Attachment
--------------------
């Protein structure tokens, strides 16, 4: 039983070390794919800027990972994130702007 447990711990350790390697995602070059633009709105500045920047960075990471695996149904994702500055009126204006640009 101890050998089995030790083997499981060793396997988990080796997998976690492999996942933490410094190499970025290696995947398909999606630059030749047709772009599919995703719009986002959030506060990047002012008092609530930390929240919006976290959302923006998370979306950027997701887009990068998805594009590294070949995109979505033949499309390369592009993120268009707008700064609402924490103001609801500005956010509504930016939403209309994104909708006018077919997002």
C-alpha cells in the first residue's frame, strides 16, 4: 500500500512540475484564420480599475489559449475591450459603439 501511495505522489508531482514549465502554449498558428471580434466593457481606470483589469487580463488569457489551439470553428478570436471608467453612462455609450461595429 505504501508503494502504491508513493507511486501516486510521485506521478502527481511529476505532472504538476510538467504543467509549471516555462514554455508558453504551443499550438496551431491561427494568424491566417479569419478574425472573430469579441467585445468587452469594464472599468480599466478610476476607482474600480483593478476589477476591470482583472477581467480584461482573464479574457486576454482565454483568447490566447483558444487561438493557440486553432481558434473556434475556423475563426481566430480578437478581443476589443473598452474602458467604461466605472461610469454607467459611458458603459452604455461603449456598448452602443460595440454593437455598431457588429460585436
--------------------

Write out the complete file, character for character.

């Protein structure tokens, strides 16, 4: 039983070390794919800027990972994130702007 447990711990350790390697995602070059633009709105500045920047960075990471695996149904994702500055009126204006640009 101890050998089995030790083997499981060793396997988990080796997998976690492999996942933490410094190499970025290696995947398909999606630059030749047709772009599919995703719009986002959030506060990047002012008092609530930390929240919006976290959302923006998370979306950027997701887009990068998805594009590294070949995109979505033949499309390369592009993120268009707008700064609402924490103001609801500005956010509504930016939403209309994104909708006018077919997002």
C-alpha cells in the first residue's frame, strides 16, 4: 500500500512540475484564420480599475489559449475591450459603439 501511495505522489508531482514549465502554449498558428471580434466593457481606470483589469487580463488569457489551439470553428478570436471608467453612462455609450461595429 505504501508503494502504491508513493507511486501516486510521485506521478502527481511529476505532472504538476510538467504543467509549471516555462514554455508558453504551443499550438496551431491561427494568424491566417479569419478574425472573430469579441467585445468587452469594464472599468480599466478610476476607482474600480483593478476589477476591470482583472477581467480584461482573464479574457486576454482565454483568447490566447483558444487561438493557440486553432481558434473556434475556423475563426481566430480578437478581443476589443473598452474602458467604461466605472461610469454607467459611458458603459452604455461603449456598448452602443460595440454593437455598431457588429460585436